Our review of Returnal, developed by Housemarque. Available now for PS5.
WHAT IS IT?
A bullet-hell shmup masquerading as a 3D roguelike.
IS IT GOOD?
Yes but also infuriating.
WHO SHOULD PLAY IT?
Anyone with nerves of steel and lightning reflexes.
HOUSE OF SHMUP
Finnish game developer Housemarque is best known for its modern takes on the shmup, or “shoot-em-up” genre, including the likes of Super Stardust, Resogun, and Nex Machina. Shmups are known for their elevated difficulty, sci-fi/space settings, brightly popping visuals, and infuriating lack of checkpoints. If you’ve ever played a Raiden, an R-Type, or a Gradius, you’ll have an idea of what I’m talking about.
Shmups, particularly the sub-genre of “bullet hell” shmups, are a deliberate test of patience. While an expert player can breeze through the most difficult shmups in mere minutes, such expertise only comes after dozens of hours of deaths, restarts, and learning enemy patterns down to the microsecond. Much like Ghosts ‘n Goblins, shmups are a pain for the first or fiftieth time, but become gloriously fun if you persevere. Just check out this video of some dude controlling both(!) spaceships in Ikaruga at the same time.
Housemarque’s latest is not quite a shmup, but it is bullet hell – a third-person shooter with a Gigeresque aesthetic, bright neon bullets that fill the screen, and a debilitating inability to save. It’s a hell of a good time, but only for those who can stomach it.
LEGACY OF GIGER
Unusual for the genre, Returnal is heavy on story, providing an in-universe explanation for why player-character Selene keeps resetting to the same starting point – the moment her spaceship crashes on an alien planet – each time she dies. Selene, it seems, is caught in a time loop, cursed to die and die again until she can track down the source of a mysterious radio signal.
It’s a compelling mystery, one made more interesting (and terrifying) by the presence of a perfectly preserved twentieth-century house smack dab in the middle of the alien landscape. Some of the game’s best moments come in the brief first-person interludes that take place in this house.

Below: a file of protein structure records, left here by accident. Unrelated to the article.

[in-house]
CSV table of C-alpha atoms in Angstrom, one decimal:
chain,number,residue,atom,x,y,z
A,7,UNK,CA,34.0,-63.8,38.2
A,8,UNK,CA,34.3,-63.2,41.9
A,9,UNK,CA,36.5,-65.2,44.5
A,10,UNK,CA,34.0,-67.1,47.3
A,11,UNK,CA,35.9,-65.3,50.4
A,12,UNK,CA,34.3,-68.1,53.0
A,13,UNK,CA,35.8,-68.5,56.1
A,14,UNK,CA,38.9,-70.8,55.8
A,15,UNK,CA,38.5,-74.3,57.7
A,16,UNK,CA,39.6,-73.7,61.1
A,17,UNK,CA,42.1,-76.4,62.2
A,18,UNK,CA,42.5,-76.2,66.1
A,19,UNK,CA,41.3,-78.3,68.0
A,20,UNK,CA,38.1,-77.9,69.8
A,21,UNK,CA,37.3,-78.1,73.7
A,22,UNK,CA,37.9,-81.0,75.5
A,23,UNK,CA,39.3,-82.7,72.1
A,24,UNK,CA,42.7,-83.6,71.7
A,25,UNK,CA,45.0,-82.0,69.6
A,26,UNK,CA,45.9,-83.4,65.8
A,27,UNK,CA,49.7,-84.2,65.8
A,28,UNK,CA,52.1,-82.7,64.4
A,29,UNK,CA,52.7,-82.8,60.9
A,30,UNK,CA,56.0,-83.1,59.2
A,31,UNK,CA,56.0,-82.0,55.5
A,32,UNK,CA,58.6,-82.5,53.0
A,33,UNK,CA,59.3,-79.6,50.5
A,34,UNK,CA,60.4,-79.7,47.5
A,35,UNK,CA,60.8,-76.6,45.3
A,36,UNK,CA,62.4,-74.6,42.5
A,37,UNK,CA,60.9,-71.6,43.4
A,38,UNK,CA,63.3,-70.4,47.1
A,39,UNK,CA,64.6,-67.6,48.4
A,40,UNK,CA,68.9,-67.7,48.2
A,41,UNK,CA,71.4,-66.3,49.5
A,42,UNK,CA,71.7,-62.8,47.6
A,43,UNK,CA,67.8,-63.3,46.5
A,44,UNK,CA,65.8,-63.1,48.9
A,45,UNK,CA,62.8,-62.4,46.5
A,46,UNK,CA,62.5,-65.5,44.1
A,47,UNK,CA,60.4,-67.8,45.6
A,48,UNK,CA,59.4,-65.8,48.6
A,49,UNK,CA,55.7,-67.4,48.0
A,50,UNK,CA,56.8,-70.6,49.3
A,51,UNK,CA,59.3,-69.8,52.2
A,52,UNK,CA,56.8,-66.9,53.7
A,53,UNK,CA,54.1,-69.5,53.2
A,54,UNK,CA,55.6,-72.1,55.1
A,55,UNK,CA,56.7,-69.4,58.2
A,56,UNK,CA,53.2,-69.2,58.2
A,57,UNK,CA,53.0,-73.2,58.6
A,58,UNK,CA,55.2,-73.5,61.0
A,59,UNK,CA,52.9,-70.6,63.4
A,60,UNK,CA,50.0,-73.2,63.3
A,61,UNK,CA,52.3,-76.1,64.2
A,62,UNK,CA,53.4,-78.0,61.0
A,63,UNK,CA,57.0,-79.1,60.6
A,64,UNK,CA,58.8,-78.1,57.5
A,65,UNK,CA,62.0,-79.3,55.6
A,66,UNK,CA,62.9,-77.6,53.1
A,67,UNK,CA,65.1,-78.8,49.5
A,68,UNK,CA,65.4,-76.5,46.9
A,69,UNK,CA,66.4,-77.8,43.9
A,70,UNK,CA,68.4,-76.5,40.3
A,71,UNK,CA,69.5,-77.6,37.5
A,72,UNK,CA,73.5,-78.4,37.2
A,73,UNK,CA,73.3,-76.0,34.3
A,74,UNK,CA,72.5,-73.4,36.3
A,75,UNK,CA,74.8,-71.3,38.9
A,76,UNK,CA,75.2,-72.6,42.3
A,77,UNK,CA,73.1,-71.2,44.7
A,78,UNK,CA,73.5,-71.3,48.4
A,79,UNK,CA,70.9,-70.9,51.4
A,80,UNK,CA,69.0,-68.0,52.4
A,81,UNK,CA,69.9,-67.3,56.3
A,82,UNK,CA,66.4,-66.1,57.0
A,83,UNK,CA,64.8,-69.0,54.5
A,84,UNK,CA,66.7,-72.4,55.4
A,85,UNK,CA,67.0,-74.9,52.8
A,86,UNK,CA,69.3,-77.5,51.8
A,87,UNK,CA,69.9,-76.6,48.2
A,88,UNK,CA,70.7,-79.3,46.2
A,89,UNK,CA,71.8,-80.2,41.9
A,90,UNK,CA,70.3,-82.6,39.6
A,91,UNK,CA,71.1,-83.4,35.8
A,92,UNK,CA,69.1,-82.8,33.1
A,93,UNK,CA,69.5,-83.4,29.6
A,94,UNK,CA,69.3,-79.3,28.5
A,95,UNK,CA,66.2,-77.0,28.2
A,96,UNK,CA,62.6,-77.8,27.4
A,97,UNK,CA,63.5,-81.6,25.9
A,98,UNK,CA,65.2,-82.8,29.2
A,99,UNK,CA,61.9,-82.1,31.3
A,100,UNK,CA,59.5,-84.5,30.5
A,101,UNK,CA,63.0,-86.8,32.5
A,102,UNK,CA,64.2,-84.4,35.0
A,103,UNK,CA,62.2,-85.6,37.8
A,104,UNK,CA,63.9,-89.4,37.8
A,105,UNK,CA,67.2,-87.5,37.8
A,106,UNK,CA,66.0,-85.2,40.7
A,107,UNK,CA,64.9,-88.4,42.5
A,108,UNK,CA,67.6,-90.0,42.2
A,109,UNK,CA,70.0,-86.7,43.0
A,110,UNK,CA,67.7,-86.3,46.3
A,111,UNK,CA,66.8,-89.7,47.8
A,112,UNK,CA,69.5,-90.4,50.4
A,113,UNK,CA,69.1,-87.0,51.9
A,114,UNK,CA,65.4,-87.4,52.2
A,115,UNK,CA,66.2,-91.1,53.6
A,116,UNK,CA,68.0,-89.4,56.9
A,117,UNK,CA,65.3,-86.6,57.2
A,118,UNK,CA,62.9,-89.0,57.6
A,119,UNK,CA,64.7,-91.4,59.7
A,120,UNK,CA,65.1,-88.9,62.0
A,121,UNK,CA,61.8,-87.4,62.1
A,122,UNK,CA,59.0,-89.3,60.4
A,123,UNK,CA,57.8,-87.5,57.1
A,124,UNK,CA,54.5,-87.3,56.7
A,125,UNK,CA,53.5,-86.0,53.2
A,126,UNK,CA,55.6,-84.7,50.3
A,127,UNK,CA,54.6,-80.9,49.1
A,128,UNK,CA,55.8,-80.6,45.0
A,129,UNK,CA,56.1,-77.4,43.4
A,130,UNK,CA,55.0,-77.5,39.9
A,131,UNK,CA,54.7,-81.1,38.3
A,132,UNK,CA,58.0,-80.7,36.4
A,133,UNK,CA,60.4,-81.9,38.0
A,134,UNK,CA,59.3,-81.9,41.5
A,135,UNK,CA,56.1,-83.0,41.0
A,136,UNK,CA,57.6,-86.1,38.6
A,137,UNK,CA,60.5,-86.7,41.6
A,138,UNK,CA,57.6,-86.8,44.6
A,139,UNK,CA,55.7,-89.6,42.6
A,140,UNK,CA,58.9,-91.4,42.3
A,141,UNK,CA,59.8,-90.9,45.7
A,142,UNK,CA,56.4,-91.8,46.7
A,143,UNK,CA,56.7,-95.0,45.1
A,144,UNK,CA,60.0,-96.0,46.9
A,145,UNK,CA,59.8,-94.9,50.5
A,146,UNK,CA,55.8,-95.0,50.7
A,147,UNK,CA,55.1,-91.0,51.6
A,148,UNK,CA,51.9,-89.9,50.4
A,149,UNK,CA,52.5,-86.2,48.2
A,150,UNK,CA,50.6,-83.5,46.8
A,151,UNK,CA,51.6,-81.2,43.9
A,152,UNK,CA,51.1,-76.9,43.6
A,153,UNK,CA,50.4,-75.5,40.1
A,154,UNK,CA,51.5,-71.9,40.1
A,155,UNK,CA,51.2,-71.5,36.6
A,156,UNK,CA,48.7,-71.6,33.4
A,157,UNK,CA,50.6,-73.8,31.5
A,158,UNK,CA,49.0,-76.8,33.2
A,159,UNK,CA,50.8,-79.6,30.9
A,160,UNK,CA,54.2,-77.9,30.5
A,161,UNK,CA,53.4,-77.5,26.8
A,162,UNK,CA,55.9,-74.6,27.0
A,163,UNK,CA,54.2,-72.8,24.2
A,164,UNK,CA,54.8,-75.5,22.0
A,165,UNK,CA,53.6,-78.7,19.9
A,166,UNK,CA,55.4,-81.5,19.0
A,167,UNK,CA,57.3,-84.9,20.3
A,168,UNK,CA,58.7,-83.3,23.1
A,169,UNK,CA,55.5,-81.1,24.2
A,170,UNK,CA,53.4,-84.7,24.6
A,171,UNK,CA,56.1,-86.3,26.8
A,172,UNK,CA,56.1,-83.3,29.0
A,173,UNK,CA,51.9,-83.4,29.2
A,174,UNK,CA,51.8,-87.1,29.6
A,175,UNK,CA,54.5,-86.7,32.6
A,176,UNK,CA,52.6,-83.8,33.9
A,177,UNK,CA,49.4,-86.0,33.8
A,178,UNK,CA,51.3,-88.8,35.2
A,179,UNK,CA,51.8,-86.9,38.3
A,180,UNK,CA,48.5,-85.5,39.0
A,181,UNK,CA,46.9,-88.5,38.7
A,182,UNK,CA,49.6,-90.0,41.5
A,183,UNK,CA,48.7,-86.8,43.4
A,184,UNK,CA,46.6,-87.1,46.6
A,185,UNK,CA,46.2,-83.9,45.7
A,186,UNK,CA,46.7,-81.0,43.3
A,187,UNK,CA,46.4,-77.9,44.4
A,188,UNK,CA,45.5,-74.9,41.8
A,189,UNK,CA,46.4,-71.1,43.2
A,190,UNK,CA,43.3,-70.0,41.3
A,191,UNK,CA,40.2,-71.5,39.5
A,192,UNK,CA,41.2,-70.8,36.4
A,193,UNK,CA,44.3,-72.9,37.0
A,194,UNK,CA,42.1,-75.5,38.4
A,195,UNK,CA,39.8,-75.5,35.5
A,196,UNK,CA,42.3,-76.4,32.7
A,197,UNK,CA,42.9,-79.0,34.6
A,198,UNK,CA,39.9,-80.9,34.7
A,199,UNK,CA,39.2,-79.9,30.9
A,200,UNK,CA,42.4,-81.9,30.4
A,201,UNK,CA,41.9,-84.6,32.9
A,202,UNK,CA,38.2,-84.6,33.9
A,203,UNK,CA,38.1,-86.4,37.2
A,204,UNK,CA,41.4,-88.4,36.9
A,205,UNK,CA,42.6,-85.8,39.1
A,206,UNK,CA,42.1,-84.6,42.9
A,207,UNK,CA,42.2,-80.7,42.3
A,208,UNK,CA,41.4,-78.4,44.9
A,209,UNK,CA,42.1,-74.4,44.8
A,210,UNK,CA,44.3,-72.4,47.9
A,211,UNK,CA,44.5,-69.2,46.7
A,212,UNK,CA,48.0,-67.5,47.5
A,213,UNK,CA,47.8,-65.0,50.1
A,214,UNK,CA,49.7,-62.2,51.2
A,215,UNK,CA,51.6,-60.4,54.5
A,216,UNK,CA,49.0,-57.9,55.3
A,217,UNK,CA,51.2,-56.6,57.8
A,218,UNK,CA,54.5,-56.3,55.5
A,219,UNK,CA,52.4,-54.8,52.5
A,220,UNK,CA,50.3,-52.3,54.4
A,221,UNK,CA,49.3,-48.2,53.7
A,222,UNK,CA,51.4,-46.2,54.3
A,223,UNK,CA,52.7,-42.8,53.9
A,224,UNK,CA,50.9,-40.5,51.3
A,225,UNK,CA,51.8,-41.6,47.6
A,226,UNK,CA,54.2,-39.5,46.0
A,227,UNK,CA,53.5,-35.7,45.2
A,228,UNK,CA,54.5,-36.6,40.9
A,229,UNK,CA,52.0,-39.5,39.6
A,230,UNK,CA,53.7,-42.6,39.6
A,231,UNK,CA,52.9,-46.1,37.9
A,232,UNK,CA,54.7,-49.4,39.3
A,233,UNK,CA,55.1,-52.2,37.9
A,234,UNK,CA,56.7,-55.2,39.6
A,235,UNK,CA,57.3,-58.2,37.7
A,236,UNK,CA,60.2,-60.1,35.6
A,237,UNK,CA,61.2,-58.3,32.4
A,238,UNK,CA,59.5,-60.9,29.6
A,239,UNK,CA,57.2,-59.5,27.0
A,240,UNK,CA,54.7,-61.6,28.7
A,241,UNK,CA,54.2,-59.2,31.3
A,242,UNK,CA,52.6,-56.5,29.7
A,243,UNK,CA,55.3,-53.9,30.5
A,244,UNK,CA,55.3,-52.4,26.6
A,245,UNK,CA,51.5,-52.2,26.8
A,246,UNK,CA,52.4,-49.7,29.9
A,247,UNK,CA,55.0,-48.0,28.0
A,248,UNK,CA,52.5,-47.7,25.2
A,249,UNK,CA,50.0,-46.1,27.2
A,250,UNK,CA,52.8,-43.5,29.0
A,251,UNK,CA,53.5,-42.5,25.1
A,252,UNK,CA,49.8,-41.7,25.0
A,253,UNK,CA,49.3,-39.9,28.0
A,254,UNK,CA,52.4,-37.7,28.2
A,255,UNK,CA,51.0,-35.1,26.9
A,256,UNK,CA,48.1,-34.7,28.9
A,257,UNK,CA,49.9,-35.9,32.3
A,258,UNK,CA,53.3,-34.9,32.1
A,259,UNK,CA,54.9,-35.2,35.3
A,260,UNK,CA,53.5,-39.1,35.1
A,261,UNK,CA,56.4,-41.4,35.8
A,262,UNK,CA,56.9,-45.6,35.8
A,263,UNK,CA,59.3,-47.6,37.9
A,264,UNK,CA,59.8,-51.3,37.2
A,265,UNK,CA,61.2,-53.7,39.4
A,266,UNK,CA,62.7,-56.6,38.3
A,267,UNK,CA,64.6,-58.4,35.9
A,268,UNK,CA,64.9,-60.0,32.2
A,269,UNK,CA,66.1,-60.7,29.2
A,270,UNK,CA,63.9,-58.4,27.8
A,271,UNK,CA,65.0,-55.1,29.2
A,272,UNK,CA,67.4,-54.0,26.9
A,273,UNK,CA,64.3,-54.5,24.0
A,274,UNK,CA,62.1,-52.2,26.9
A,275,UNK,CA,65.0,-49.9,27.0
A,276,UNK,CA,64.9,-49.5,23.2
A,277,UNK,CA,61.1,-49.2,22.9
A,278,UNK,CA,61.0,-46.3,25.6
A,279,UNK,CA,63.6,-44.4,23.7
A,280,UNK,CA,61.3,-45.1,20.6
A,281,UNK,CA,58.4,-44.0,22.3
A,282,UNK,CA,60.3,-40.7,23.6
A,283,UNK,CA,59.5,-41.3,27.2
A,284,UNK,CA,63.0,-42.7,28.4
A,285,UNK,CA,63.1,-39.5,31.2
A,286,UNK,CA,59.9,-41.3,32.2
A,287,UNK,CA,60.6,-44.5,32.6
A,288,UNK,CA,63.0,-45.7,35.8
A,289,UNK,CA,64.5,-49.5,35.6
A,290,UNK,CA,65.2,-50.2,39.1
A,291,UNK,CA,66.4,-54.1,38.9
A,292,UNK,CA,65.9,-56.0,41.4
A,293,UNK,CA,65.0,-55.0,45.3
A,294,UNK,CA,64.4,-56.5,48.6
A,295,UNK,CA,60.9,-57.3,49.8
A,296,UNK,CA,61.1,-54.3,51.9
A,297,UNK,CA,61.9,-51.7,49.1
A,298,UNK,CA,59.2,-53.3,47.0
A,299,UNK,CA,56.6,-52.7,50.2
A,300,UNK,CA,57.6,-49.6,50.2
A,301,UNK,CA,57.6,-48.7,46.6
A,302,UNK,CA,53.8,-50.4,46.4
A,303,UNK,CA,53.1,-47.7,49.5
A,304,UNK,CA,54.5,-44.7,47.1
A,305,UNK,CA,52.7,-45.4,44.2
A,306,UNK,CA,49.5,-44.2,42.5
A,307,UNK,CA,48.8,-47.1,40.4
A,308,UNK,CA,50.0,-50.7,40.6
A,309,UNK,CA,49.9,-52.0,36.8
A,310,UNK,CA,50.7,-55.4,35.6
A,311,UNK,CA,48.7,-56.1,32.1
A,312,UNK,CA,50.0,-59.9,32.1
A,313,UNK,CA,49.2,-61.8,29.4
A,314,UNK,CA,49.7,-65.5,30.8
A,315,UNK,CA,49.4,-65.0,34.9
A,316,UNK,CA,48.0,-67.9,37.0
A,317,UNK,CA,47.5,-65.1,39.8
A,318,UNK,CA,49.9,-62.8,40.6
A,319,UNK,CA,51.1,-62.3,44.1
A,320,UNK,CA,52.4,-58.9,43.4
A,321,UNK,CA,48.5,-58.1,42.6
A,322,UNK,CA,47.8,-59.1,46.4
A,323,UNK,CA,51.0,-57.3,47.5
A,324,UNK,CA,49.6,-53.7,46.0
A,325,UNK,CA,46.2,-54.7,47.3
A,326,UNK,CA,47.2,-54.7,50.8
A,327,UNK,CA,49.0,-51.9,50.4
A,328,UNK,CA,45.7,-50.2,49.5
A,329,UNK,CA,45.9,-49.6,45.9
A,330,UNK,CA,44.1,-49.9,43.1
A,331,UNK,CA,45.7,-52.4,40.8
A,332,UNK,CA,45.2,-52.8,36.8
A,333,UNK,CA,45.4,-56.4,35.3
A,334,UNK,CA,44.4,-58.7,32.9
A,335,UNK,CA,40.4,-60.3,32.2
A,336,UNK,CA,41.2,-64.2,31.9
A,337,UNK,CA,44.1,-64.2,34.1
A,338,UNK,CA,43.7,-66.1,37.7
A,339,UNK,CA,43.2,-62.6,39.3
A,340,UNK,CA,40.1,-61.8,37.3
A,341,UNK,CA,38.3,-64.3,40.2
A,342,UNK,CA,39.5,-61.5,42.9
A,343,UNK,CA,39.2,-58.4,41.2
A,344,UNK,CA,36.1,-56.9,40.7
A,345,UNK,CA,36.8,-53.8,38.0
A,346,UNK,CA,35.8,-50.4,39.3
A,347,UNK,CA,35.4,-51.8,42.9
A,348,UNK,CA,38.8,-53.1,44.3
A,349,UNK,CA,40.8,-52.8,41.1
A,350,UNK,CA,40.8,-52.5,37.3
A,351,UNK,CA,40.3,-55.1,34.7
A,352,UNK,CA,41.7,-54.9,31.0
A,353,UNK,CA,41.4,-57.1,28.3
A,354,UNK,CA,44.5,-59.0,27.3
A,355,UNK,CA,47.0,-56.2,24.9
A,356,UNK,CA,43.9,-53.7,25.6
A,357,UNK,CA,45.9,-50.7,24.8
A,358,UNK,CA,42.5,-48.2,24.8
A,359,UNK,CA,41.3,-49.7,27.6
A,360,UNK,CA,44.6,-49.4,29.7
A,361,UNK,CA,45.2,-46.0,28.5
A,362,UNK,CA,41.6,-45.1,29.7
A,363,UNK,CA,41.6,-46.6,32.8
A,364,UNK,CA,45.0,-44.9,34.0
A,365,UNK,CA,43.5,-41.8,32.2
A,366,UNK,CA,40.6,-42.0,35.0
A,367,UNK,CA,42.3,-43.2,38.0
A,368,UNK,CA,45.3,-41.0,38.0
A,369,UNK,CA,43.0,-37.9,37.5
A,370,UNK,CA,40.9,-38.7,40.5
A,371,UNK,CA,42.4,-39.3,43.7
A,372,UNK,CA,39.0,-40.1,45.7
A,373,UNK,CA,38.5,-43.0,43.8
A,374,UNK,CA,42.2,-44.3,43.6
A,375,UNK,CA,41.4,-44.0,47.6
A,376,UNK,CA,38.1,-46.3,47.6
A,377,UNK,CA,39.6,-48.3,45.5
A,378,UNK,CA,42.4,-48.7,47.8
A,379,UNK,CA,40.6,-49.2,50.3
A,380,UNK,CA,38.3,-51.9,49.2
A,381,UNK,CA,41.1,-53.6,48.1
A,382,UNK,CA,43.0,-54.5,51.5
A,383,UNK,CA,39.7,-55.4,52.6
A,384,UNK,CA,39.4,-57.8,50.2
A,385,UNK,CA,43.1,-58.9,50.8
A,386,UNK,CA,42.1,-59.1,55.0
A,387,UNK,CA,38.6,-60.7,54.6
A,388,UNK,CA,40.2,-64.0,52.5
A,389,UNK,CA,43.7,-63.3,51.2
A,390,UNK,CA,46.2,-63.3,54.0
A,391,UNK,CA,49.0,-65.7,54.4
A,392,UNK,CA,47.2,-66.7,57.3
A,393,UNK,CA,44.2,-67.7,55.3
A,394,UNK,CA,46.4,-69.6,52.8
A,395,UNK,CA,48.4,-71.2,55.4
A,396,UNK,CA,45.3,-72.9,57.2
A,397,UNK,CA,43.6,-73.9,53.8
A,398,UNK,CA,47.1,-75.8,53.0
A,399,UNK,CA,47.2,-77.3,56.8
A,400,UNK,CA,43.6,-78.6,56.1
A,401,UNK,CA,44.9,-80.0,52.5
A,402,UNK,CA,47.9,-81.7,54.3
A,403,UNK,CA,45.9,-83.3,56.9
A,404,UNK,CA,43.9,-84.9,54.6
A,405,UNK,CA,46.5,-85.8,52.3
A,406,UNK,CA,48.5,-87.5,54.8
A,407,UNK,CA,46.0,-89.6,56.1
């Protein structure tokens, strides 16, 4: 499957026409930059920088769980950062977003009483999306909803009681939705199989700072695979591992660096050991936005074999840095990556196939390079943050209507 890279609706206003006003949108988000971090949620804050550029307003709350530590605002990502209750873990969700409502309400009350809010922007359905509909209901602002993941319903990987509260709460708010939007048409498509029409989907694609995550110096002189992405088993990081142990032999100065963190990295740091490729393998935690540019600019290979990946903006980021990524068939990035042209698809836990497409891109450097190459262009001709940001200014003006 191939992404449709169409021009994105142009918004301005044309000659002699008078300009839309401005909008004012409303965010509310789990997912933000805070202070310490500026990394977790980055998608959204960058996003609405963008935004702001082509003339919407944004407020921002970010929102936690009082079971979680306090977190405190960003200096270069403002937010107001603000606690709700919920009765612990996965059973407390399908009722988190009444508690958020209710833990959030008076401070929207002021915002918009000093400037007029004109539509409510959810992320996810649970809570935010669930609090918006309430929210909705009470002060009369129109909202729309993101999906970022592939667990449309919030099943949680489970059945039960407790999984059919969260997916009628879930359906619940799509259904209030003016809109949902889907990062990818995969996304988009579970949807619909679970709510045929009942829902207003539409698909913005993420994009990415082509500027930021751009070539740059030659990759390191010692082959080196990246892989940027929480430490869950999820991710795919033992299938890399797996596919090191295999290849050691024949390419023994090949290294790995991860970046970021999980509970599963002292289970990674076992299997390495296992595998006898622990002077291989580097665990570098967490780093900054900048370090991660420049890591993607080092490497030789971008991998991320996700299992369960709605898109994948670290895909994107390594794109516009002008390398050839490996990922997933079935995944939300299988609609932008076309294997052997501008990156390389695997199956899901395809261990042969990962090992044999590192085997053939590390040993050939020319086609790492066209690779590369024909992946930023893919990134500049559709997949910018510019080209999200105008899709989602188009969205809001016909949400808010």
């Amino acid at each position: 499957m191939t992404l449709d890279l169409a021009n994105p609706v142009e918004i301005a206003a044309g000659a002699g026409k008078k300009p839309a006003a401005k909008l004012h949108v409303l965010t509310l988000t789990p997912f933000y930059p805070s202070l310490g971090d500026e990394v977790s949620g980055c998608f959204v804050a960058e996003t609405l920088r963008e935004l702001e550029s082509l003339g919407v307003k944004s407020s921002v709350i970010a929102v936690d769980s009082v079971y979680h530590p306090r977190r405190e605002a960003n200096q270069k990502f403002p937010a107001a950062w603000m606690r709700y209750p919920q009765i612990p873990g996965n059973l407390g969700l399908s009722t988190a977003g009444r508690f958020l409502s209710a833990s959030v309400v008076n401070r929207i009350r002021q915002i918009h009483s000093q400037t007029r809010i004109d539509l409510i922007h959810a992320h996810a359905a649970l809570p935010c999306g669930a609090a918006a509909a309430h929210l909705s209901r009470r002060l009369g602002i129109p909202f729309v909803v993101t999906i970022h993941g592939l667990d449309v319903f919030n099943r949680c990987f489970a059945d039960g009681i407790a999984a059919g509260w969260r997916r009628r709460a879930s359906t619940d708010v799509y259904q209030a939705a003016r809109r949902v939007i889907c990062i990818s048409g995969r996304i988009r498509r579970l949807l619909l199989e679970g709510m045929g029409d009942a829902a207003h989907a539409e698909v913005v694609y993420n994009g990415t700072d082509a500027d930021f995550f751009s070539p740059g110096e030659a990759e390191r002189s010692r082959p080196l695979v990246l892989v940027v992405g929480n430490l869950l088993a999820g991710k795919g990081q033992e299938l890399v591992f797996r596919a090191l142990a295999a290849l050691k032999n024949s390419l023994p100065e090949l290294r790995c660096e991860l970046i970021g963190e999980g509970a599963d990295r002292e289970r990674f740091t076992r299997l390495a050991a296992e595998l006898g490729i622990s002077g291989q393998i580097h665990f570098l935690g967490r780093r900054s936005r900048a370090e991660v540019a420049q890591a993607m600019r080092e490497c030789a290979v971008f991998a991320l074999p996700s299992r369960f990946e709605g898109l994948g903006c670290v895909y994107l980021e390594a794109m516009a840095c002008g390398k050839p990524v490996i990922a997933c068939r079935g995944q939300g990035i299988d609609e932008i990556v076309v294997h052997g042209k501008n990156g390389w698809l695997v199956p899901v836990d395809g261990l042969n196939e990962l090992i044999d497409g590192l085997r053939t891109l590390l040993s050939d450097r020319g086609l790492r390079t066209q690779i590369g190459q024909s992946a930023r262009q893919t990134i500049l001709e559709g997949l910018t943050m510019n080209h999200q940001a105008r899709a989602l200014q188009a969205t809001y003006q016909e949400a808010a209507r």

UP UP DOWN DOWN LEFT RIGHT LEFT RIGHT B A START
Mostly, though, Returnal is a third-person shooter, one that works just like shmups of old. Juking and weaving, you fire off thousands of precision shots, laying waste to dozens of Gigeresque monstrosities at a time, all without a scratch to your off-brand Weyland-Yutani spacesuit. Enemies are suitably alien and brightly coloured, maintaining a proud shmup tradition of distinguishable targets with comically obvious weak points.
At the best of times, Returnal respects the code of the shmup. No, not that one. The other one: the honour code that serves as a sort of pact between developer and player. “This game will be difficult,” it promises, “but the patterns can be learned and you can overcome them.”
At the worst of times, Returnal falls back on the bane of any classic gamer’s existence: the lack of a save game. When you die in Returnal, you’re thrown back to the beginning of the game, weapons and most abilities reset. This can be devastating after several hours’ progress, and can make for an unpleasant cap to a lengthier gaming session. It would be unbearable if not for the fact that unlocked levels, completed bosses, and some upgrades do carry over.
LIVE DIE REPEAT
When it’s firing on all cylinders, Returnal could easily be mistaken for a PlatinumGames title like Bayonetta or Vanquish – a high-octane action game where perfect timing is essential, and where pulling it off makes you look like a god. And, just as in most Platinum titles, Returnal elevates the action by handing you a badass sword, encouraging close-quarters combat that is both rewarding and risky.
Still, Returnal can get exhausting, especially with its harsh game-over penalties. And, because you literally cannot save, the only way to preserve a current run is to place your PS5 in a “suspend state”, which is (a) dumb and (b) probably not that eco-friendly? The last time I had to leave my PlayStation running for hours on end, it was because I didn’t know the PS1 required memory cards.
I love bullet hell, and I like Returnal, aka the Edge of Tomorrow of video games. But there’s something slightly twisted about a game that punishes you the better you do. While a bad run can end in mere minutes, a good run is liable to consume hours upon hours of your time. As an adult with other responsibilities (and other games to play!), I sometimes look upon Returnal with fear. War is hell, they say. Sometimes, so is Returnal.
Final score: 7/10 time loops.
Visit the official page for Returnal here.